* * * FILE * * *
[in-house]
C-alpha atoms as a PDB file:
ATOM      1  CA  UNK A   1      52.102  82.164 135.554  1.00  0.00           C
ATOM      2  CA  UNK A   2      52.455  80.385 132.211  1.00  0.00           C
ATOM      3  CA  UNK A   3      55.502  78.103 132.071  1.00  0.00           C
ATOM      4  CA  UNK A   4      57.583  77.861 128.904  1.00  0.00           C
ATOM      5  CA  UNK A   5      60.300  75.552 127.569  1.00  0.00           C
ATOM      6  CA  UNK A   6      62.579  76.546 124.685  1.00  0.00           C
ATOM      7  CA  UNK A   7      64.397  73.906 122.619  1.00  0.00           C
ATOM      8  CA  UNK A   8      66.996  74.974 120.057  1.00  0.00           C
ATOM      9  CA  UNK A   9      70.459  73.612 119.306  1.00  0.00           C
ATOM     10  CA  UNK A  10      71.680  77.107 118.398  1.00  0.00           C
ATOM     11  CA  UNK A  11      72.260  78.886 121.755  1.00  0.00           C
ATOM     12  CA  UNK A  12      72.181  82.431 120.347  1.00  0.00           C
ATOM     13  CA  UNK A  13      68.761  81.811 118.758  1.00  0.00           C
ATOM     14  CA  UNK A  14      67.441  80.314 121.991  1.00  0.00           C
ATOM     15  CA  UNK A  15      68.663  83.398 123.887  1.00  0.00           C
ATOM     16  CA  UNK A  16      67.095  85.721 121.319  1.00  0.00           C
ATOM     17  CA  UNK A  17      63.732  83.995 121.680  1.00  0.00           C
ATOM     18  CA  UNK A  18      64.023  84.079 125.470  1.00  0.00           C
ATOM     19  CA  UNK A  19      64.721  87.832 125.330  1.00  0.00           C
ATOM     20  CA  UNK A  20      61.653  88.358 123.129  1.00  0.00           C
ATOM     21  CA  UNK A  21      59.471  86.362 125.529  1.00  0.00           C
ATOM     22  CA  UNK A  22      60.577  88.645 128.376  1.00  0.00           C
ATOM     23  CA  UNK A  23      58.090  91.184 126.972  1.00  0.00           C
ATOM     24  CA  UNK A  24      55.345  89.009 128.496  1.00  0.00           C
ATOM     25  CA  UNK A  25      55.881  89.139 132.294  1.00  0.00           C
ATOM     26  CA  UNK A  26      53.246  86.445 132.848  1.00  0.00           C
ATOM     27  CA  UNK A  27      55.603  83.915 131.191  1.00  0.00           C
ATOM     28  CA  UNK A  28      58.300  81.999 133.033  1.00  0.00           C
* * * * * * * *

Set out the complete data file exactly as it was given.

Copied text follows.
[in-house]
C-alpha atoms as a PDB file:
ATOM      1  CA  UNK A   1      52.102  82.164 135.554  1.00  0.00           C
ATOM      2  CA  UNK A   2      52.455  80.385 132.211  1.00  0.00           C
ATOM      3  CA  UNK A   3      55.502  78.103 132.071  1.00  0.00           C
ATOM      4  CA  UNK A   4      57.583  77.861 128.904  1.00  0.00           C
ATOM      5  CA  UNK A   5      60.300  75.552 127.569  1.00  0.00           C
ATOM      6  CA  UNK A   6      62.579  76.546 124.685  1.00  0.00           C
ATOM      7  CA  UNK A   7      64.397  73.906 122.619  1.00  0.00           C
ATOM      8  CA  UNK A   8      66.996  74.974 120.057  1.00  0.00           C
ATOM      9  CA  UNK A   9      70.459  73.612 119.306  1.00  0.00           C
ATOM     10  CA  UNK A  10      71.680  77.107 118.398  1.00  0.00           C
ATOM     11  CA  UNK A  11      72.260  78.886 121.755  1.00  0.00           C
ATOM     12  CA  UNK A  12      72.181  82.431 120.347  1.00  0.00           C
ATOM     13  CA  UNK A  13      68.761  81.811 118.758  1.00  0.00           C
ATOM     14  CA  UNK A  14      67.441  80.314 121.991  1.00  0.00           C
ATOM     15  CA  UNK A  15      68.663  83.398 123.887  1.00  0.00           C
ATOM     16  CA  UNK A  16      67.095  85.721 121.319  1.00  0.00           C
ATOM     17  CA  UNK A  17      63.732  83.995 121.680  1.00  0.00           C
ATOM     18  CA  UNK A  18      64.023  84.079 125.470  1.00  0.00           C
ATOM     19  CA  UNK A  19      64.721  87.832 125.330  1.00  0.00           C
ATOM     20  CA  UNK A  20      61.653  88.358 123.129  1.00  0.00           C
ATOM     21  CA  UNK A  21      59.471  86.362 125.529  1.00  0.00           C
ATOM     22  CA  UNK A  22      60.577  88.645 128.376  1.00  0.00           C
ATOM     23  CA  UNK A  23      58.090  91.184 126.972  1.00  0.00           C
ATOM     24  CA  UNK A  24      55.345  89.009 128.496  1.00  0.00           C
ATOM     25  CA  UNK A  25      55.881  89.139 132.294  1.00  0.00           C
ATOM     26  CA  UNK A  26      53.246  86.445 132.848  1.00  0.00           C
ATOM     27  CA  UNK A  27      55.603  83.915 131.191  1.00  0.00           C
ATOM     28  CA  UNK A  28      58.300  81.999 133.033  1.00  0.00           C